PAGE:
When it comes to insulting his political foes via Twitter, Donald Trump usually opts for a good old fashioned playground taunt.
But Trump's newest nickname for Warren — "Pocahontas" — has a far more insidious implication. It's a dig at the senator's much-maligned claim to be of 1/32 Cherokee descent, and some are saying it unnecessarily invokes a young Native American woman who died at the hands of European colonialists.
In May, the Native American State Democratic Party Chair of New Mexico Debra Haaland penned an article that injected necessary context into the debate:
The story of Pocahontas is heart-wrenching. Toward the end of her life she left her people, went to England, contracted a disease and died at a very young age. When I think of that story — and the hundreds of sad and disturbing stories of how Native people have suffered throughout history, I can't imagine making a mockery of their names or their lives.
Others, like playwright Mary Kathryn Nagle, believe that Trump's conflation of Warren's claim to Cherokee heritage with a member of the Powhatan tribe makes it clear that he's unable to parse out the difference between various types of Native American backgrounds.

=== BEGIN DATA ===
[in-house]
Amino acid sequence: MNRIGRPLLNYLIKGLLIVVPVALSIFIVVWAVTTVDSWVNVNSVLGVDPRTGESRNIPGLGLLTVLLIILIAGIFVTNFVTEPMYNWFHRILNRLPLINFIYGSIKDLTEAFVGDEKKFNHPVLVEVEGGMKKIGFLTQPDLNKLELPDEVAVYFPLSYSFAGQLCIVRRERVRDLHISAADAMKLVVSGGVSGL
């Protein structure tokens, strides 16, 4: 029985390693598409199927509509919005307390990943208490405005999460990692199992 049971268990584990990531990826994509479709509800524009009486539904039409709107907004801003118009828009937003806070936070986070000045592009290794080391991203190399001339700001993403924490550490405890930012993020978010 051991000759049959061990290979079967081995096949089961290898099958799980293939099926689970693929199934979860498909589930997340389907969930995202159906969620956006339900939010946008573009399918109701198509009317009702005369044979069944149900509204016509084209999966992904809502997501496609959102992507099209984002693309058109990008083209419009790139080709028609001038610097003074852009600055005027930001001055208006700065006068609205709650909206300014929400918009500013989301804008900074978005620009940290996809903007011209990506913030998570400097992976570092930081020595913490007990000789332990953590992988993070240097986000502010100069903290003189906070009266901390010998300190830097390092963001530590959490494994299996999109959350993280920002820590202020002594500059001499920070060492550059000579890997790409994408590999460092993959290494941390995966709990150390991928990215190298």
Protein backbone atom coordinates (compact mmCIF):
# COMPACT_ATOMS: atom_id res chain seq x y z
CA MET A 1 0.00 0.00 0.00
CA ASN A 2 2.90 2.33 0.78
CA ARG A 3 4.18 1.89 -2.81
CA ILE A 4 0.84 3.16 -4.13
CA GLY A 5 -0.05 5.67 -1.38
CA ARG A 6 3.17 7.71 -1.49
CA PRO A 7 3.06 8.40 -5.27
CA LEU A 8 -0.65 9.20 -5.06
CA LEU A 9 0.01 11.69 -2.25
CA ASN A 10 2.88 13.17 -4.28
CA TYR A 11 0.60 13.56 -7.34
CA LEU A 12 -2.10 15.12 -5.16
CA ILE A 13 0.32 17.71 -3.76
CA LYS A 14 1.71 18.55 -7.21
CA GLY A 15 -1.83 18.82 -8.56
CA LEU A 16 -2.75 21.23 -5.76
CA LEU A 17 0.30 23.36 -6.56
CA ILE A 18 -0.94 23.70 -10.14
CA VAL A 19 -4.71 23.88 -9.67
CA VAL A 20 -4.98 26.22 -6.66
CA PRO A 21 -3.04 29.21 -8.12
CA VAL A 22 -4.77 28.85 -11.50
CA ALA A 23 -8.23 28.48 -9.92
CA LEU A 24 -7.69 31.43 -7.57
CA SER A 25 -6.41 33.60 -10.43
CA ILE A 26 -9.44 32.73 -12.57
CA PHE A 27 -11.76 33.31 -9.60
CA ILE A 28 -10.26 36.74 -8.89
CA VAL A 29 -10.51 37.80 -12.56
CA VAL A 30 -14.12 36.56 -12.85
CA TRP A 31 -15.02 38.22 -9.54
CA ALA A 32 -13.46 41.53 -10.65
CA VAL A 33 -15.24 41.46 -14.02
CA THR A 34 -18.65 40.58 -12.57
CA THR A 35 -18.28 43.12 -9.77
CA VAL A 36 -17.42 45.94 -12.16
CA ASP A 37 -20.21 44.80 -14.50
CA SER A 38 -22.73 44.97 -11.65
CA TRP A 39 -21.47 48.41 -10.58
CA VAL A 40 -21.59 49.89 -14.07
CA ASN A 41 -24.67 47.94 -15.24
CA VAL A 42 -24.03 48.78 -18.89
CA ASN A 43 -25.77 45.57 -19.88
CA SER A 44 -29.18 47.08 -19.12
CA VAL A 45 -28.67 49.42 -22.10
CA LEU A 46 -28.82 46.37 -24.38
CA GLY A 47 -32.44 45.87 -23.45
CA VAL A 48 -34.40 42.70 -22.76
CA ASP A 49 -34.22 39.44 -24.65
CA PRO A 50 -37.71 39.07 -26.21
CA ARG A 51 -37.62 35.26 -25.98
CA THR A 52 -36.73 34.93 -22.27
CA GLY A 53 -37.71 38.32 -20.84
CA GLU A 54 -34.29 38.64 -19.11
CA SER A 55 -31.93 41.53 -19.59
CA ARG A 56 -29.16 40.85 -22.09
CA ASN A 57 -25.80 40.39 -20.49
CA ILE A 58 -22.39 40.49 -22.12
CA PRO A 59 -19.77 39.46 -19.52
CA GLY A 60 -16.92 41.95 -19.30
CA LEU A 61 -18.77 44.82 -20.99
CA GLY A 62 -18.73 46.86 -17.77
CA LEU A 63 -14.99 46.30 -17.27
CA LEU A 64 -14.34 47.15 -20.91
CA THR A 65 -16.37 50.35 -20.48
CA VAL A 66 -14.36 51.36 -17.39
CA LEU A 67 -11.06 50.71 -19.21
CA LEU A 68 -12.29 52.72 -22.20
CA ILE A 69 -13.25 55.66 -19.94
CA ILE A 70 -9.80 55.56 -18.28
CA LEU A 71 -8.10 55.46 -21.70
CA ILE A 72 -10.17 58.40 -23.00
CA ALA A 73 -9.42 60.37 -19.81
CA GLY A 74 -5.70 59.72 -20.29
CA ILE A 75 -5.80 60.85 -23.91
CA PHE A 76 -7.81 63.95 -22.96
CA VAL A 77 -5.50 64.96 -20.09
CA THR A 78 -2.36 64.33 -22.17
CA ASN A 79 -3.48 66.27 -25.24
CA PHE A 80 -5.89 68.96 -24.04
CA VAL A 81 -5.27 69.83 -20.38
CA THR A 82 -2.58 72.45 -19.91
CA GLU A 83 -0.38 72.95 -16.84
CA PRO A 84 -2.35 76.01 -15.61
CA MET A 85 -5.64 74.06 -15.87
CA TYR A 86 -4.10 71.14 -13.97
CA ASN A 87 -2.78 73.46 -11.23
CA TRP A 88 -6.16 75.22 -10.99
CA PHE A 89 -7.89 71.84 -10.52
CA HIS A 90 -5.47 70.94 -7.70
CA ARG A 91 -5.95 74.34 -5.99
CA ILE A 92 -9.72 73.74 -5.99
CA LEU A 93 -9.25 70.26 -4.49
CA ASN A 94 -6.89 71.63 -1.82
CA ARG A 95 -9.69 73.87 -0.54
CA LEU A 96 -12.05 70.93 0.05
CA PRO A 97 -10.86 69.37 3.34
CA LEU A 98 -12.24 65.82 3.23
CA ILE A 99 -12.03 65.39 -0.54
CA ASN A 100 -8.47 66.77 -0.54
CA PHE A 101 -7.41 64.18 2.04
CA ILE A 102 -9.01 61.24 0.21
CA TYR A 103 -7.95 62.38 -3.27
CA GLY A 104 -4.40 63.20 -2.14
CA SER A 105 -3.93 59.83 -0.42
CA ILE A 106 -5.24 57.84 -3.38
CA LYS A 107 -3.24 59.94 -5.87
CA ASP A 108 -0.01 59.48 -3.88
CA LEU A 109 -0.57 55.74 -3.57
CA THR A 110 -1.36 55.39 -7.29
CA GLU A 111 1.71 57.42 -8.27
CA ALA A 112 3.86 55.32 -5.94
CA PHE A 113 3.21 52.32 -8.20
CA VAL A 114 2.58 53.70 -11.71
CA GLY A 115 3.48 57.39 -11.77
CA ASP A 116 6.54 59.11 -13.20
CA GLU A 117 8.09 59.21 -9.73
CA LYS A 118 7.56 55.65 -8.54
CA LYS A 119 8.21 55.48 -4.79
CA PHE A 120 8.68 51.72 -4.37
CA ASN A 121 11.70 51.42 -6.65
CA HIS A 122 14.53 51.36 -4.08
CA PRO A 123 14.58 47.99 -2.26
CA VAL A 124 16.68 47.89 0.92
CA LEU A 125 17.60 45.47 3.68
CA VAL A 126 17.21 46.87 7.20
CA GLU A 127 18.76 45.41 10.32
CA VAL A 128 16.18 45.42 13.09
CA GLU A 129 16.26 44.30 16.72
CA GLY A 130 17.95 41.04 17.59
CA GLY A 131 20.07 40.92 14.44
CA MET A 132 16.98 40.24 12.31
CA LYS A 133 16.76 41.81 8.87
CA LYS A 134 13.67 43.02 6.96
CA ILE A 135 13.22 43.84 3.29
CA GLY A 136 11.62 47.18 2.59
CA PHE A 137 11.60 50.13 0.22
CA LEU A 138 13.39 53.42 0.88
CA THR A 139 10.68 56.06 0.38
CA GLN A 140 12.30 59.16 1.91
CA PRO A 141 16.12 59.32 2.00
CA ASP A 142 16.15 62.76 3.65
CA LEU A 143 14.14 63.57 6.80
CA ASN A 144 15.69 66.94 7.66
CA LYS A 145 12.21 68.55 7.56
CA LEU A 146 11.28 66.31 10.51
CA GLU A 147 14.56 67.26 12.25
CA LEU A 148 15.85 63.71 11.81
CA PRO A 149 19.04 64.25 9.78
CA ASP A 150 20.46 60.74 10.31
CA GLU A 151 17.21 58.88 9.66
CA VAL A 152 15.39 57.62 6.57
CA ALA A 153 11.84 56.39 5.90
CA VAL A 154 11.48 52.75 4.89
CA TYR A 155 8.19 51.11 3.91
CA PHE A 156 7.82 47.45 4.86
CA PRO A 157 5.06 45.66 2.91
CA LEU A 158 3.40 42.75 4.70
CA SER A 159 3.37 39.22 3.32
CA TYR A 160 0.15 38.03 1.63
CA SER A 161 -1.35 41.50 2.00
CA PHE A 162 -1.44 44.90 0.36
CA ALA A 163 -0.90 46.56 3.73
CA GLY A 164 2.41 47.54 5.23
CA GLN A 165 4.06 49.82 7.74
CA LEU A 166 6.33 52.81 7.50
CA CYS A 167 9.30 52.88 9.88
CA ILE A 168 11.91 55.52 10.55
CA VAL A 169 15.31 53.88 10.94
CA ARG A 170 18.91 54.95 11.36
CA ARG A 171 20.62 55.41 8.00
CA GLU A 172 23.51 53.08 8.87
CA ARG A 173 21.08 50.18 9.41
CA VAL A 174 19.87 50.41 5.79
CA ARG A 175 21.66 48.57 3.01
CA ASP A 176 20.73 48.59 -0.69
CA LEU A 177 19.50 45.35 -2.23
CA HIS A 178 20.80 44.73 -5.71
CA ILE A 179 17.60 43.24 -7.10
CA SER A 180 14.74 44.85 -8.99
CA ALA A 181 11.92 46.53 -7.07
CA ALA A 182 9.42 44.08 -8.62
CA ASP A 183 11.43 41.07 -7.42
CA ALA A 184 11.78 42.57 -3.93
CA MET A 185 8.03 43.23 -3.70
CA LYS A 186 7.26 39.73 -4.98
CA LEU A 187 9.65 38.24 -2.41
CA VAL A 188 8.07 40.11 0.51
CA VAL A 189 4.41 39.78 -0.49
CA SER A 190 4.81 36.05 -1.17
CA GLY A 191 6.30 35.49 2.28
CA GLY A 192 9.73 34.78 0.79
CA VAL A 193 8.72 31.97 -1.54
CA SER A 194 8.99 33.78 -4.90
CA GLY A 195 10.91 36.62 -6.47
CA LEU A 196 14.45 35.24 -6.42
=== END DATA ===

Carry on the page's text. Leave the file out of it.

"Trump's inability to discern the difference between Sen. Warren and Pocahontas is no accident," Nagle told MSNBC. "Instead, his attack on her native identity reflects a dominant American culture that has made every effort to diminish native women to nothing other than a fantastical, oversexualized Disney character."
Some just think Trump's comments are gross in a more general way — and can sum it up neatly in one tweet.
"Stop w the Pocahontas shit," wrote user @aurabogado.
Maybe it's best if Trump just takes advice from Warren herself, who doubled down on Hillary Clinton's recommendation that he delete his Twitter account on Friday.